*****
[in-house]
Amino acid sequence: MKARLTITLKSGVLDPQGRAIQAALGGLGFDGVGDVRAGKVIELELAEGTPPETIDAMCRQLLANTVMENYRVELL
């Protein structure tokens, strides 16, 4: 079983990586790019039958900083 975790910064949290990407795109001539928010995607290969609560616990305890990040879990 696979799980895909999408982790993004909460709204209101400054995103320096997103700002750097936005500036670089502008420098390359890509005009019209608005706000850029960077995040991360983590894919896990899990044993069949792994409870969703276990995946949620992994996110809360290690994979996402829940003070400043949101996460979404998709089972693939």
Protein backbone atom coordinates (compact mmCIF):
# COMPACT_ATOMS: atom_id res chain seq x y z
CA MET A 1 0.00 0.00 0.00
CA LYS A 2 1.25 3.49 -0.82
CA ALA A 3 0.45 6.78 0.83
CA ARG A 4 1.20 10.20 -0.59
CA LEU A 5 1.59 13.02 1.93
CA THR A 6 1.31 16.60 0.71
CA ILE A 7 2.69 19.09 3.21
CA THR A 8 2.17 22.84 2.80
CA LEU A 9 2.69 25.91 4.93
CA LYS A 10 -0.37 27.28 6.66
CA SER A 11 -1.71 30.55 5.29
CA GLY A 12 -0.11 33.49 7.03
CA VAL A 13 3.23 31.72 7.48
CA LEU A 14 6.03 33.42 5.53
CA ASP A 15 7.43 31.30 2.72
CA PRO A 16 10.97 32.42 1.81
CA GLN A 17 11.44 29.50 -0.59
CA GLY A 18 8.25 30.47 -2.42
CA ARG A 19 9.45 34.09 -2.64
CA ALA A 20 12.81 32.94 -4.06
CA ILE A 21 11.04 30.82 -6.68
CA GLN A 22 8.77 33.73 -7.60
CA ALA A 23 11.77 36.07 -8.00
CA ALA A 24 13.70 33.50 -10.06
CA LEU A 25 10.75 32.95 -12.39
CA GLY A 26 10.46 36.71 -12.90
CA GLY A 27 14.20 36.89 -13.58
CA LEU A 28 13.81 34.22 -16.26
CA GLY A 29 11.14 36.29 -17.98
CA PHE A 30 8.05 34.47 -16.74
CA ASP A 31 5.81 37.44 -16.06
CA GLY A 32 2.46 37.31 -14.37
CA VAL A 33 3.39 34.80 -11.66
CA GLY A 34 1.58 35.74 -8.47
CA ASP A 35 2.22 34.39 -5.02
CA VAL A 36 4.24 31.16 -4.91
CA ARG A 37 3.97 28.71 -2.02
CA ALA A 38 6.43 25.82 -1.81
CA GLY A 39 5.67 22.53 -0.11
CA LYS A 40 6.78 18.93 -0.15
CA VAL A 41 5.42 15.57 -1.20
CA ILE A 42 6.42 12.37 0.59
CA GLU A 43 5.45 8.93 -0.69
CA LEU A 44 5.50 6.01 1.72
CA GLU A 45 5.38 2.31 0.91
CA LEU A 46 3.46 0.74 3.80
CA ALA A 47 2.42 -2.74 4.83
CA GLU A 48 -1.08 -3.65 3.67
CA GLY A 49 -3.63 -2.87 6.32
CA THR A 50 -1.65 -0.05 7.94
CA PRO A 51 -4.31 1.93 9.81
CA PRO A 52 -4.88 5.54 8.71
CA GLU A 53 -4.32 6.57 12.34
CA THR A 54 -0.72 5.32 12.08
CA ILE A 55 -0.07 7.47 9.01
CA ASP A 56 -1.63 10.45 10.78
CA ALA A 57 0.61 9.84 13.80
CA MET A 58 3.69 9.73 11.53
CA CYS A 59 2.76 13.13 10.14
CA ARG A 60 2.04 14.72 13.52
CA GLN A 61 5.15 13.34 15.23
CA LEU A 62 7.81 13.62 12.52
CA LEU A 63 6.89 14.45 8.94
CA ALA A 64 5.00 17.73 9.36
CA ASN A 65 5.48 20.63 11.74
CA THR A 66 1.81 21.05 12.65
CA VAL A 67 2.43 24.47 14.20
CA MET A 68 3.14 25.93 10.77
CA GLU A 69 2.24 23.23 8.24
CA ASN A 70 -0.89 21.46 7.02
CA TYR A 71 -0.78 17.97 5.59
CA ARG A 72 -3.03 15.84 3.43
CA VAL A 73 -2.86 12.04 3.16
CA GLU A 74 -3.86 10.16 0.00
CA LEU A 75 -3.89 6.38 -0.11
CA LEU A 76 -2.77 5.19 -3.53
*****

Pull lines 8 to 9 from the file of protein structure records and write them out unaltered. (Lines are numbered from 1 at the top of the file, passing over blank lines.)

CA ALA A 3 0.45 6.78 0.83
CA ARG A 4 1.20 10.20 -0.59